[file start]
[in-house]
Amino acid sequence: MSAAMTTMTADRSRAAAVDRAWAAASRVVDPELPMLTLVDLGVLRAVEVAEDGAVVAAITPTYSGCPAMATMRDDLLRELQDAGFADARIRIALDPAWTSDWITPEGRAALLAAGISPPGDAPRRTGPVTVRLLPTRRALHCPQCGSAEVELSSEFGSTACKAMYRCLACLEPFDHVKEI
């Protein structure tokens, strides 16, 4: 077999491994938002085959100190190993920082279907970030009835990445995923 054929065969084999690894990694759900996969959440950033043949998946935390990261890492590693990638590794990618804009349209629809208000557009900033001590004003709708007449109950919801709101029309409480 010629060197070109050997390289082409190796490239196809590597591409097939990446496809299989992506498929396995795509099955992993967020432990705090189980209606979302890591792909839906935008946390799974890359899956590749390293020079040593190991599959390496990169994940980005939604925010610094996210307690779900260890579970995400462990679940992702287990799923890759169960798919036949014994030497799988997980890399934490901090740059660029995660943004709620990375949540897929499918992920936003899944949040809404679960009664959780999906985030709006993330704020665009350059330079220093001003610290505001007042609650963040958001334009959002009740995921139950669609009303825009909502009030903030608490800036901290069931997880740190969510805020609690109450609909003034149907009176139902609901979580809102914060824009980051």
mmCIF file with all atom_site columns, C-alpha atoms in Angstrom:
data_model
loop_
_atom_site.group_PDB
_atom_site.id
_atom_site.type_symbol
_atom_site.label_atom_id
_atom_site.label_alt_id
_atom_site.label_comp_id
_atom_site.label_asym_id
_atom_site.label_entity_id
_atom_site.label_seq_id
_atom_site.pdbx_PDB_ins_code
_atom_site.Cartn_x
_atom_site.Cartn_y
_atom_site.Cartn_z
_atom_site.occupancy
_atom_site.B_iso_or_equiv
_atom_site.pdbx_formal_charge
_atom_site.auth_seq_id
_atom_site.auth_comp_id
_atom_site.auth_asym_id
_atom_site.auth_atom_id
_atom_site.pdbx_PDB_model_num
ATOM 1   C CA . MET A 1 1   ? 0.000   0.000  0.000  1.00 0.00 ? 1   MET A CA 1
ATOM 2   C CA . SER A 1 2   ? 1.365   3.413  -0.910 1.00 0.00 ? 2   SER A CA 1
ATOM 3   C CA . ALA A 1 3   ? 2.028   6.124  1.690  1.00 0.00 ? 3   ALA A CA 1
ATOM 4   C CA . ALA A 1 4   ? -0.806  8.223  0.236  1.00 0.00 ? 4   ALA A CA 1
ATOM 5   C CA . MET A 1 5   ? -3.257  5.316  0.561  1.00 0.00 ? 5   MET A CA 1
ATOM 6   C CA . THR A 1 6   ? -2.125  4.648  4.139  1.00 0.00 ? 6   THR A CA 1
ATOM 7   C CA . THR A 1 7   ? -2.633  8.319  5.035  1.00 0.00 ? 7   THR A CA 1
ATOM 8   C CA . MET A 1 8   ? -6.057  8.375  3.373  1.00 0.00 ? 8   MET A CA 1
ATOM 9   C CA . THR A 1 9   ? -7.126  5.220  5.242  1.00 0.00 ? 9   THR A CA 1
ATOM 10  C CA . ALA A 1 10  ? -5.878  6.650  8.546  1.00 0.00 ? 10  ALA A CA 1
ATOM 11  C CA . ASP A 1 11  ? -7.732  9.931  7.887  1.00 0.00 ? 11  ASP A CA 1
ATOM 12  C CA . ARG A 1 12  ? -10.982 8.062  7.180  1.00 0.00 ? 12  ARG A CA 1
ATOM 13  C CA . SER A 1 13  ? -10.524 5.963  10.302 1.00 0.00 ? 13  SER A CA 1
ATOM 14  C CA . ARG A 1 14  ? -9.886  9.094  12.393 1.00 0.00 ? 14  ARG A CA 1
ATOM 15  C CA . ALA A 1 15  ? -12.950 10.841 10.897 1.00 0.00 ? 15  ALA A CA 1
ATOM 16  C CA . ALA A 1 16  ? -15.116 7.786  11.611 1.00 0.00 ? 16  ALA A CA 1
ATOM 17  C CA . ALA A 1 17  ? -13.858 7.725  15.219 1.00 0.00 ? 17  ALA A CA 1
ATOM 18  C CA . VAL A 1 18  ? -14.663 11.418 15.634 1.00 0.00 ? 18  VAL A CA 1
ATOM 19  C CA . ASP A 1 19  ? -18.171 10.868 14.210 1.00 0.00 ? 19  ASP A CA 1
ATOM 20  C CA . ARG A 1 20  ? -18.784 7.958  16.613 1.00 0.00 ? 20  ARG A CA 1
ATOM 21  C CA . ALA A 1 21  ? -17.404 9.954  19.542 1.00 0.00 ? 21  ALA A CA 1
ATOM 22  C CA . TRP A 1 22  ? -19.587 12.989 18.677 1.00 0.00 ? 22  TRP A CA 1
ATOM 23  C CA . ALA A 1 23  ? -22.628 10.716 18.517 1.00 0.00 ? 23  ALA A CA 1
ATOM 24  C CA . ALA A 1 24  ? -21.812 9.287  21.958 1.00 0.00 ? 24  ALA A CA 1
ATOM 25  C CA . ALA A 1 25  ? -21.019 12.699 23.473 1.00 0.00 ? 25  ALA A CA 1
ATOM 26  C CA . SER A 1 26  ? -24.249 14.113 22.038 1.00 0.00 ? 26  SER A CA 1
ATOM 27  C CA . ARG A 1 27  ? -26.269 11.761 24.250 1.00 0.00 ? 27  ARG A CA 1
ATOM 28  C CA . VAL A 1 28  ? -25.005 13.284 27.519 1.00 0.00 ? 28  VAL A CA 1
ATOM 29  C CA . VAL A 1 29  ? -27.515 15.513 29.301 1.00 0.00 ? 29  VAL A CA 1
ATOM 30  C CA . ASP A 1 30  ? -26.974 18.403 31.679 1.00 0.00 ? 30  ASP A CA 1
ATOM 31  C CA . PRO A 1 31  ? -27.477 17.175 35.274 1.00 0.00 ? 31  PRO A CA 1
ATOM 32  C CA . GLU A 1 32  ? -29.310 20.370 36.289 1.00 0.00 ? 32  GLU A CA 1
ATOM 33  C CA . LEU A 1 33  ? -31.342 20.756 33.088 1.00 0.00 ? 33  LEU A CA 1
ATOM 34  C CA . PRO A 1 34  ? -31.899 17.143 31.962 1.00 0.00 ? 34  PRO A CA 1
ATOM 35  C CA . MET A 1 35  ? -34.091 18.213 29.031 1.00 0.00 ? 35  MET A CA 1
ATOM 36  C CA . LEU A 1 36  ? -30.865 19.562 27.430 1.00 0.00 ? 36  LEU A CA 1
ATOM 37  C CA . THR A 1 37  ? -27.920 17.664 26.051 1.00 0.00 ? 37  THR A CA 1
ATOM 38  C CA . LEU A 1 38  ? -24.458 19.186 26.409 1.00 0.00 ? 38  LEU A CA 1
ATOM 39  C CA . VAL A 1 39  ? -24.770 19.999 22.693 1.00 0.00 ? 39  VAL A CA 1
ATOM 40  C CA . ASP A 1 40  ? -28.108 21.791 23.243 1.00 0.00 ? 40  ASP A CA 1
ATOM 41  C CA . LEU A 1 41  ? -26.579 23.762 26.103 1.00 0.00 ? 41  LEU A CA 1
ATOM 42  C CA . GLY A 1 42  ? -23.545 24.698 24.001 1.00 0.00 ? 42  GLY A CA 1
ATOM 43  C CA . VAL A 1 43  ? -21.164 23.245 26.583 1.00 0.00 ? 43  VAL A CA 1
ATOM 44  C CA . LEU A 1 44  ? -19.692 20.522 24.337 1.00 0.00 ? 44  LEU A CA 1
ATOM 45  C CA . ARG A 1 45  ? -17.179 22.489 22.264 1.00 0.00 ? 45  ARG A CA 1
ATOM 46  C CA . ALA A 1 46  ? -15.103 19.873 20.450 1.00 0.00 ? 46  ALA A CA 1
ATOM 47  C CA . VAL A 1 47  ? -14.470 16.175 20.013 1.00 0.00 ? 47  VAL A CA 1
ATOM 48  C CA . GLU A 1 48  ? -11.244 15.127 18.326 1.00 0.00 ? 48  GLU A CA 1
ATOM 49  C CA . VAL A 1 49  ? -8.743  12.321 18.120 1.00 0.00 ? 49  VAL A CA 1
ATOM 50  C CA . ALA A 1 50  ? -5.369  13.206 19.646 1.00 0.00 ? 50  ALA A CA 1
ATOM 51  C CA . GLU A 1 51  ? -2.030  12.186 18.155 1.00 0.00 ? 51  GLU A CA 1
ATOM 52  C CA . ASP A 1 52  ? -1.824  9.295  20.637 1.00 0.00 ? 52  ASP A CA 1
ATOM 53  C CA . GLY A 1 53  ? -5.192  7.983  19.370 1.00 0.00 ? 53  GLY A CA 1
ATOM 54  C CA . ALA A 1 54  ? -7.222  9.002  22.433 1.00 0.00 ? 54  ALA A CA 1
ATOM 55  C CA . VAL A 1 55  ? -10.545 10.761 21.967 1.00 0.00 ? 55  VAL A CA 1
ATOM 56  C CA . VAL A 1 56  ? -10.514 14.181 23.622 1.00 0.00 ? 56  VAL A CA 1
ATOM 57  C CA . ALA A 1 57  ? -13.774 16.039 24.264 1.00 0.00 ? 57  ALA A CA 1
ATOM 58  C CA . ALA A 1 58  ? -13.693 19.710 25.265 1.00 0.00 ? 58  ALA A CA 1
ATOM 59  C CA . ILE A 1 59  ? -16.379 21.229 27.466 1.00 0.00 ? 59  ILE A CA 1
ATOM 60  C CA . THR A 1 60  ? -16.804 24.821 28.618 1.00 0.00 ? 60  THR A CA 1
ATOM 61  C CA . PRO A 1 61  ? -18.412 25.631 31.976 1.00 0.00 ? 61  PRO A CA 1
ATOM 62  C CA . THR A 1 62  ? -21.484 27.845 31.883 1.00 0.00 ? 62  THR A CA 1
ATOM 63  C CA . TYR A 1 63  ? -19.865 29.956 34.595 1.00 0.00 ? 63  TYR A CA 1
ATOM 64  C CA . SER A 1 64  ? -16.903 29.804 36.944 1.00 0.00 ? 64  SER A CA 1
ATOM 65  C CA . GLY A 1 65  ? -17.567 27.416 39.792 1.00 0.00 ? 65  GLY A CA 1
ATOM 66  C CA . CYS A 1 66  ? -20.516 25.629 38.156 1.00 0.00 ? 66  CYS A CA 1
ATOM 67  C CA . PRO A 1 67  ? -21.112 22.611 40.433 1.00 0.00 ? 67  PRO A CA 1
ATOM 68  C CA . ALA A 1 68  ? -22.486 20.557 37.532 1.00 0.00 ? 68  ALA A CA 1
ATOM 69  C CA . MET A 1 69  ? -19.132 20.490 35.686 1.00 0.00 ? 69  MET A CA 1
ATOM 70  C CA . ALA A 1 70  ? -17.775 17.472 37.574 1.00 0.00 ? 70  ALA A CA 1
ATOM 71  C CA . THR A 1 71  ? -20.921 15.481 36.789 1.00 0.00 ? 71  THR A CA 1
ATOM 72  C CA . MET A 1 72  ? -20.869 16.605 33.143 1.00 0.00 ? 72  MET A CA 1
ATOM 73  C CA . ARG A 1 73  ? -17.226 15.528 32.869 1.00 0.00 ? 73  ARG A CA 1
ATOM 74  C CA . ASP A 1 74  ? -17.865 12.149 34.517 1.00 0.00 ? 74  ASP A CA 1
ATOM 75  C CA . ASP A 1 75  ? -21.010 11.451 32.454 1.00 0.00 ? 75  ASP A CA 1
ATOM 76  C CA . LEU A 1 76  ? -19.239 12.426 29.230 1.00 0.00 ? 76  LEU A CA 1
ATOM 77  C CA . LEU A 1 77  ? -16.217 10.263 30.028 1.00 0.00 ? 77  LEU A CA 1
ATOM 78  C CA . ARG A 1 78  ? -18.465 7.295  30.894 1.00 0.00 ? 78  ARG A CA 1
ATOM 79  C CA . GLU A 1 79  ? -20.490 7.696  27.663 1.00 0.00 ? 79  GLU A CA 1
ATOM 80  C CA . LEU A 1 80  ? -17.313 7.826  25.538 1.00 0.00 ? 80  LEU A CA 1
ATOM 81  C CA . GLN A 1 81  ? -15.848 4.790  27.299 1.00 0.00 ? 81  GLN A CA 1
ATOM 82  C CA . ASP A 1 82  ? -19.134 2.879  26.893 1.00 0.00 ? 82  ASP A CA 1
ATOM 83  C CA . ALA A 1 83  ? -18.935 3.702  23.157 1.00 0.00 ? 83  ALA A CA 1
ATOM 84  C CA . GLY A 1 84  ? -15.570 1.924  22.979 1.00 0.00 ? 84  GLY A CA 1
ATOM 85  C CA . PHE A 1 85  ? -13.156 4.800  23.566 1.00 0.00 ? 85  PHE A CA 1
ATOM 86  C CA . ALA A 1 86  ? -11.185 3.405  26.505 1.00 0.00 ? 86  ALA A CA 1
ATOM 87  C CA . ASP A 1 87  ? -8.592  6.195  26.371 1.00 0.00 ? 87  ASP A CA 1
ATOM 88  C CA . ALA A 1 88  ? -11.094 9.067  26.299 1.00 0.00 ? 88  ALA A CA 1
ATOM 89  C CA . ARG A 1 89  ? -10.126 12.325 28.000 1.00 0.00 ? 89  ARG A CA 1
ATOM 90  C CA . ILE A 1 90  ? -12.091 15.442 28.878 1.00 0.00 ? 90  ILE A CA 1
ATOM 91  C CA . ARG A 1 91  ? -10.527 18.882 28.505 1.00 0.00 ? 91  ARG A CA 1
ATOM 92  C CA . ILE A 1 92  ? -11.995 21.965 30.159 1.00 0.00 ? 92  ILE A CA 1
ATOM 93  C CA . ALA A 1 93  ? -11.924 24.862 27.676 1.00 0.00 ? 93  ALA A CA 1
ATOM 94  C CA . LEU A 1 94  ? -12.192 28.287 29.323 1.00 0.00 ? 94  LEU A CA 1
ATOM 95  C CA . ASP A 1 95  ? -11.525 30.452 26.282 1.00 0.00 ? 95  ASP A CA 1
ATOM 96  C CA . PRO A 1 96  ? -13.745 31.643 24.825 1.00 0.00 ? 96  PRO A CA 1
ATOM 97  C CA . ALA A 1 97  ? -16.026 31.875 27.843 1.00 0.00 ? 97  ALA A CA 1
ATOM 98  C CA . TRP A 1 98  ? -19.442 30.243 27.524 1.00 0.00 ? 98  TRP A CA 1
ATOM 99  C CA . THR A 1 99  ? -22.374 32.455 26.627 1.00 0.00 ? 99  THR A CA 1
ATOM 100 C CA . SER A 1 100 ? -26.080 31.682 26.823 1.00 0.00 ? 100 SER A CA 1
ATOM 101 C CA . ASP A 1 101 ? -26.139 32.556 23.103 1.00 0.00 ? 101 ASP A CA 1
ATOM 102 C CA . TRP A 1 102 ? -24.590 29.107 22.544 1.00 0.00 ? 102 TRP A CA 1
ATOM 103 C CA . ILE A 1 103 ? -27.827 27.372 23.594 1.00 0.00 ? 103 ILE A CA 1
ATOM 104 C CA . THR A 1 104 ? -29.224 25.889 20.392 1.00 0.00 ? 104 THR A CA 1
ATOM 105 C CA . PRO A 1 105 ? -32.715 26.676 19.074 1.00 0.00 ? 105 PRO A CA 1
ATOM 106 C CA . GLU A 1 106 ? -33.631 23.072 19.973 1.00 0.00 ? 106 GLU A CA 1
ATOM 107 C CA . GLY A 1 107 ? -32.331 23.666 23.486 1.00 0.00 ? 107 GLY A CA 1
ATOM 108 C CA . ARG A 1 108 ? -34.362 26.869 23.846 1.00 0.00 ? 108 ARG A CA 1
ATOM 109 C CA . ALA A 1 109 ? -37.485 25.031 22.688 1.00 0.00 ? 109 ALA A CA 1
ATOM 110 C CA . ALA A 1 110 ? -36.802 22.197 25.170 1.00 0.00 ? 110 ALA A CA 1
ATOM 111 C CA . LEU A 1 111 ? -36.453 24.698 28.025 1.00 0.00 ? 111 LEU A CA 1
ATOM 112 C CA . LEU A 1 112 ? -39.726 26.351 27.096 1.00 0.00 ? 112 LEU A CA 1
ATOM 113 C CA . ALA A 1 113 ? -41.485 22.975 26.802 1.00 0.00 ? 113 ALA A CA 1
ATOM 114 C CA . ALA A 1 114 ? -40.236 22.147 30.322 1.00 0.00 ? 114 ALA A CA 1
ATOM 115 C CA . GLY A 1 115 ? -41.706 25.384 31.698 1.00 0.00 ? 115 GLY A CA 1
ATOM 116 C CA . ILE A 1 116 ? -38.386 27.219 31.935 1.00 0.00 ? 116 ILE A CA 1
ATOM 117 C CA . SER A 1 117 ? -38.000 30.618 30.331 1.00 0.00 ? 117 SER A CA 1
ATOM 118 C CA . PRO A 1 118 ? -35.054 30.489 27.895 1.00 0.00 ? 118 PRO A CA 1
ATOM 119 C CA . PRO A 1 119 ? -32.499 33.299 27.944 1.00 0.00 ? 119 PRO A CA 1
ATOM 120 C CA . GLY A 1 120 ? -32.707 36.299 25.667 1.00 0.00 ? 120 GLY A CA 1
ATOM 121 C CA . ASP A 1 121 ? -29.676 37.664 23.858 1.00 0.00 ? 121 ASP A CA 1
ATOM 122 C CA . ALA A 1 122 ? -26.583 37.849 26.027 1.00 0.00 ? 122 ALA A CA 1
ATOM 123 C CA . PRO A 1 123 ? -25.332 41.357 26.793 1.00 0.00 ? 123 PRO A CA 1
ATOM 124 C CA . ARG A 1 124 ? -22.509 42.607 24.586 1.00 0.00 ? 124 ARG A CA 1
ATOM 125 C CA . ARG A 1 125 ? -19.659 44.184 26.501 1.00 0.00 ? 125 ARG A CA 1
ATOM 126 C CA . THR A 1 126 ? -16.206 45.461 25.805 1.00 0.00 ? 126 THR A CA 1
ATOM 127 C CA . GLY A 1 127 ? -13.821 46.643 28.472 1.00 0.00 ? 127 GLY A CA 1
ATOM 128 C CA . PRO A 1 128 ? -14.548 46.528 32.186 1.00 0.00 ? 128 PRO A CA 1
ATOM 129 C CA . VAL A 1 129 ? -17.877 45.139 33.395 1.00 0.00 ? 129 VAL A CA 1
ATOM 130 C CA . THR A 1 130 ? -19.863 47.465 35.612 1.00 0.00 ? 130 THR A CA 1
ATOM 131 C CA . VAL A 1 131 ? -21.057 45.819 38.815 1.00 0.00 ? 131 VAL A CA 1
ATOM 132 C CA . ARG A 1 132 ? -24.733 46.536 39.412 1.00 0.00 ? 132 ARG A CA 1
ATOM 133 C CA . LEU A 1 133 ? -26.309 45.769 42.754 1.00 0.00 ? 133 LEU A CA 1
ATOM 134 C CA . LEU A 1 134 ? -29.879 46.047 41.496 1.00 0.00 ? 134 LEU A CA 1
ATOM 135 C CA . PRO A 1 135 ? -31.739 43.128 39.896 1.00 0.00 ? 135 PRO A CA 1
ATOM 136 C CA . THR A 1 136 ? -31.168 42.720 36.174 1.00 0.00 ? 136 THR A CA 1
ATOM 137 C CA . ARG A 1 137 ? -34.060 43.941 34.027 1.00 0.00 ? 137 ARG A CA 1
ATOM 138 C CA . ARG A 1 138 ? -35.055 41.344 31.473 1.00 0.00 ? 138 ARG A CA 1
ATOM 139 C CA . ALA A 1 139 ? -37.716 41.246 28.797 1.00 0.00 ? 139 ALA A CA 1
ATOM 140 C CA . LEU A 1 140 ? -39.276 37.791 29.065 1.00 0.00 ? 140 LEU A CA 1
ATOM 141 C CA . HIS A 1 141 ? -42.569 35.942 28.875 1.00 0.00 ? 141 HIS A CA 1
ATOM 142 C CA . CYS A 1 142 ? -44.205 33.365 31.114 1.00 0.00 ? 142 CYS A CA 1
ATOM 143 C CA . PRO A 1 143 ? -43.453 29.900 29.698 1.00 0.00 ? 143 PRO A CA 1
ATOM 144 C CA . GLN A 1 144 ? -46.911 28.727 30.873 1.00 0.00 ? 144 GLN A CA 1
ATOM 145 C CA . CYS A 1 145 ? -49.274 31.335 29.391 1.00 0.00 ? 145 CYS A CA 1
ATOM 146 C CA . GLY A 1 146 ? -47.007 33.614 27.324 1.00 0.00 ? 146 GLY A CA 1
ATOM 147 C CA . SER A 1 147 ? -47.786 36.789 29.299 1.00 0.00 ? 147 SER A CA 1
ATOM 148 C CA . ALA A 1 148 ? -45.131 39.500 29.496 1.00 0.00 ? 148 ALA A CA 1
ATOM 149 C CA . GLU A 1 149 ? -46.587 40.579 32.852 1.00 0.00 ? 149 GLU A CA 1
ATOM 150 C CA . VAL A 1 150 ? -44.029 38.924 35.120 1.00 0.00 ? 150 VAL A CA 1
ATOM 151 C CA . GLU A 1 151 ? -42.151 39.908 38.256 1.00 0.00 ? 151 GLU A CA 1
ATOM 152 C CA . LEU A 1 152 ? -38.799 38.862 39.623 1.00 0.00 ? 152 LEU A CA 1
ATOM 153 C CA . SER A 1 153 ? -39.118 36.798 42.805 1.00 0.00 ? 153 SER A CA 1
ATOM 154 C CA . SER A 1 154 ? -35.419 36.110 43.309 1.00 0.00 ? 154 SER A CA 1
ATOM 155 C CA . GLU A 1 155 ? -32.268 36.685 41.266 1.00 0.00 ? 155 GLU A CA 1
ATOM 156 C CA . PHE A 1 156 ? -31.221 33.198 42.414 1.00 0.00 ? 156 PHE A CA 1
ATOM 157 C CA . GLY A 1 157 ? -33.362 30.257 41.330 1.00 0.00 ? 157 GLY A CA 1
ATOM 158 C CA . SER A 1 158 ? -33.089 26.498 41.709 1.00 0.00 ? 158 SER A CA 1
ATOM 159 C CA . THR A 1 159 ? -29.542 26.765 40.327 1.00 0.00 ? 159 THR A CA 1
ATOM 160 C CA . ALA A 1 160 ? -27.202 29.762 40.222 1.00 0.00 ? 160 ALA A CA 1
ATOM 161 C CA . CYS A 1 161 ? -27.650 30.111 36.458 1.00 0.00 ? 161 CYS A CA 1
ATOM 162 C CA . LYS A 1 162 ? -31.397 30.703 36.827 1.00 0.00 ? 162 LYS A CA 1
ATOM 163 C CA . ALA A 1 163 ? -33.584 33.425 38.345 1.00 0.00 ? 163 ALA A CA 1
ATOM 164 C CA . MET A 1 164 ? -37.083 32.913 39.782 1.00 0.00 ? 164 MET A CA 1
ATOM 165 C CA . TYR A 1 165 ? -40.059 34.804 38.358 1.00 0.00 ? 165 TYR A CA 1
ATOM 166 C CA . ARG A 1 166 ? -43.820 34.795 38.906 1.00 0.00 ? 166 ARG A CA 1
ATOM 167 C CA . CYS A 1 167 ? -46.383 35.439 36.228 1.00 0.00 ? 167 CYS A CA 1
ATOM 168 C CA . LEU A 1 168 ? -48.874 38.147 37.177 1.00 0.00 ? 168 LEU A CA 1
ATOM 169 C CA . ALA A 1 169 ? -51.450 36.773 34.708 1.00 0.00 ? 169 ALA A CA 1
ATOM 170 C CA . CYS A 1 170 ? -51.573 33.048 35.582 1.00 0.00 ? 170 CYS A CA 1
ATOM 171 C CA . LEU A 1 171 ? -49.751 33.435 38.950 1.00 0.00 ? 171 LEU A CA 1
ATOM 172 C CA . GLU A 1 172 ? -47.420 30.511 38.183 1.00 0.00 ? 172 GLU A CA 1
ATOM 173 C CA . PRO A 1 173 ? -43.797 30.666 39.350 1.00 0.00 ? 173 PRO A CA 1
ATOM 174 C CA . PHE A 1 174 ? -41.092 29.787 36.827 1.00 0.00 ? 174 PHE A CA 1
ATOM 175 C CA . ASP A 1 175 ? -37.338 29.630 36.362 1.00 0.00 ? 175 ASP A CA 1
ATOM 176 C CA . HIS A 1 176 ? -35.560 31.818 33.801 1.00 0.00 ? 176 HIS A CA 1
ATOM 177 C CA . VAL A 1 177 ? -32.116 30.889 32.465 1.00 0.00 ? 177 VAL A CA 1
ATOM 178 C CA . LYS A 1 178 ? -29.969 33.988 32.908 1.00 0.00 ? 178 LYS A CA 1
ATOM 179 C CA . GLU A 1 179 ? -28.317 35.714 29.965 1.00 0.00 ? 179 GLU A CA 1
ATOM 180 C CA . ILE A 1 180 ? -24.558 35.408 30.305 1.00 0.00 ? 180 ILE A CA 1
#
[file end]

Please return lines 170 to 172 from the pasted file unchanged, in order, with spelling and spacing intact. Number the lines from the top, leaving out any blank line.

ATOM 143 C CA . PRO A 1 143 ? -43.453 29.900 29.698 1.00 0.00 ? 143 PRO A CA 1
ATOM 144 C CA . GLN A 1 144 ? -46.911 28.727 30.873 1.00 0.00 ? 144 GLN A CA 1
ATOM 145 C CA . CYS A 1 145 ? -49.274 31.335 29.391 1.00 0.00 ? 145 CYS A CA 1